On average over the 10 y after discharge, risks of death in the adversity-related injury cohort compared with the accident-related injury cohort were 61% (95% CI 43%–82%) higher in girls and 113% (95% CI 98%–129%) higher in boys, after adjusting for age (95% CIs greater than unity; Table 2). Risks of death were increased in girls and boys after all combinations of violent, drug/alcohol-related, and self-inflicted injury, compared with accident-related injury (age-adjusted HRs 1.09 to 5.35; Figs 5 and S1). These risks were highest after combinations of adversity-related injury that included drug/alcohol-related injury (age-adjusted HRs: 1.61 to 5.35), though not statistically significantly for girls admitted for all three types of adversity-related injury (age-adjusted HR 2.43, 95% CI 0.91–6.51). Results of models adjusted for clinically relevant variables selected a priori are presented in Table A4 in S1 Text.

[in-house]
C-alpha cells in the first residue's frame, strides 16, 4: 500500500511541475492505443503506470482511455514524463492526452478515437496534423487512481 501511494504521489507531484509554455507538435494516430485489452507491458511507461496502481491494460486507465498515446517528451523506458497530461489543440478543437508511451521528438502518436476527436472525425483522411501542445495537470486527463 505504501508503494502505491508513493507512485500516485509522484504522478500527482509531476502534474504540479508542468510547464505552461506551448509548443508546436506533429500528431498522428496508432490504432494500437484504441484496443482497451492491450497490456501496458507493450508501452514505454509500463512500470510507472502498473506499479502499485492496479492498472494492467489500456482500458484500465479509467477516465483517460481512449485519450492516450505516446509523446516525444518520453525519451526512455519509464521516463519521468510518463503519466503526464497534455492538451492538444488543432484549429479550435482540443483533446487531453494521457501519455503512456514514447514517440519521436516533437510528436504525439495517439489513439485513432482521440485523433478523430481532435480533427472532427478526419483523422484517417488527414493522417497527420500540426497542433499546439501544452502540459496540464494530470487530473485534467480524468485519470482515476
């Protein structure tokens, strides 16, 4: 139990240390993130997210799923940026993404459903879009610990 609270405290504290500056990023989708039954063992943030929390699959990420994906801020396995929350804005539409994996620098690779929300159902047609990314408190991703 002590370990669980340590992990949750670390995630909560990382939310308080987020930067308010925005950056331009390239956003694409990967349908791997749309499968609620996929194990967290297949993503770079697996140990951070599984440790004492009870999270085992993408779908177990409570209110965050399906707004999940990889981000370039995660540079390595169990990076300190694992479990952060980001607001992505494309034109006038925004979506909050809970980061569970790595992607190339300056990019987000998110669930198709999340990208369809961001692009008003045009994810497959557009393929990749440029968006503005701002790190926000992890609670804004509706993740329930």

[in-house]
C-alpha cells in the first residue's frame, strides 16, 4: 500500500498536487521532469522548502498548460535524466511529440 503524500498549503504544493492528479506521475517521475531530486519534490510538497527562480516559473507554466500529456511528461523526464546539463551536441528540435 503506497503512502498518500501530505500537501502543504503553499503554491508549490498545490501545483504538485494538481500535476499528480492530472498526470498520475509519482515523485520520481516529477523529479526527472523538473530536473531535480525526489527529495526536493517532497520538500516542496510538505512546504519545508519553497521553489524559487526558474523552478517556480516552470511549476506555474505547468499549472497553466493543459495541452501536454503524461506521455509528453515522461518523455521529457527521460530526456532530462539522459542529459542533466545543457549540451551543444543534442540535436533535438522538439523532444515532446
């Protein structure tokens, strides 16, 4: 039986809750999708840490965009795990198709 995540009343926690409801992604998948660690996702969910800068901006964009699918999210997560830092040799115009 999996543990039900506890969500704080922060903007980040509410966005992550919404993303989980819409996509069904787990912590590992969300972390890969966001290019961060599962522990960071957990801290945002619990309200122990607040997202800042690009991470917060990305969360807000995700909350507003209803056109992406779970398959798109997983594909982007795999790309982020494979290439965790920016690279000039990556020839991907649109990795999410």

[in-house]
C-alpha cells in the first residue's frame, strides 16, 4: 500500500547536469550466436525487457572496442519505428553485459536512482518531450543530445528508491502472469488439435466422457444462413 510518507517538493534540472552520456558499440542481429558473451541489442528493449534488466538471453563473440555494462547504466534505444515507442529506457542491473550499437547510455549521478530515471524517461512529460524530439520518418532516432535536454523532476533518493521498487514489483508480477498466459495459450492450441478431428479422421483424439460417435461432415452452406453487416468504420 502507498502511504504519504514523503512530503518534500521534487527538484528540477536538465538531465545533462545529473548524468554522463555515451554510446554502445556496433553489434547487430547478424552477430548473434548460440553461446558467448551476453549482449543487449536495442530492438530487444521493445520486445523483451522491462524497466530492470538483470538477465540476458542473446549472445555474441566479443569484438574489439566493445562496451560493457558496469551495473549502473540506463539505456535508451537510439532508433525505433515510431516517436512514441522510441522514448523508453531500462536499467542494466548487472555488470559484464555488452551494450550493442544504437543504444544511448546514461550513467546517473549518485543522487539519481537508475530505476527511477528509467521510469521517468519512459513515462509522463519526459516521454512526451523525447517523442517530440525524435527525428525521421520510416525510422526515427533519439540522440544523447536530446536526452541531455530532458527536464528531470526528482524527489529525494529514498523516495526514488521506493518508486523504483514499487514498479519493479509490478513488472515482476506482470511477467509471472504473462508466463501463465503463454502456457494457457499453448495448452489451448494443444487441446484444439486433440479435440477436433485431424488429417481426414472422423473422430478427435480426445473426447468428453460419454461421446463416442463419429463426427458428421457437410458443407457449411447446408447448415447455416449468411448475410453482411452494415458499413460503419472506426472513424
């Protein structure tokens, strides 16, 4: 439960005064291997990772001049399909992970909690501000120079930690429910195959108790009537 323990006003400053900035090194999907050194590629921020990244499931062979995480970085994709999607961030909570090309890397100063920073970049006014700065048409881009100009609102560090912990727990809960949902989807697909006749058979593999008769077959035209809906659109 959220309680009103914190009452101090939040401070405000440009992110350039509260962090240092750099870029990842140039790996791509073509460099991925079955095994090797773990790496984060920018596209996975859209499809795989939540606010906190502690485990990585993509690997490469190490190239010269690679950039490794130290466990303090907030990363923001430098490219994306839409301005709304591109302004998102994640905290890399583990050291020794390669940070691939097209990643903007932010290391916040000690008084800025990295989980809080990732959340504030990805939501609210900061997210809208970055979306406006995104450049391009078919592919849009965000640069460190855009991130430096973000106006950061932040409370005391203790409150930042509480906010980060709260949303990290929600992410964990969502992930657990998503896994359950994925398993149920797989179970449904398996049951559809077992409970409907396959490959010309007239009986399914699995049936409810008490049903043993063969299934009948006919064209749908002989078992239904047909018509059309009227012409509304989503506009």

Risk of Emergency Re-admission
There were 621,050 emergency re-admissions in both cohorts in total (Table A2 in S1 Text). On average, adolescent girls and boys in the adversity-related injury cohort had their first emergency re-admission 586 and 750 d, respectively, after discharge from the index admission, 6 and 12 mo sooner than for the accident-related injury cohort.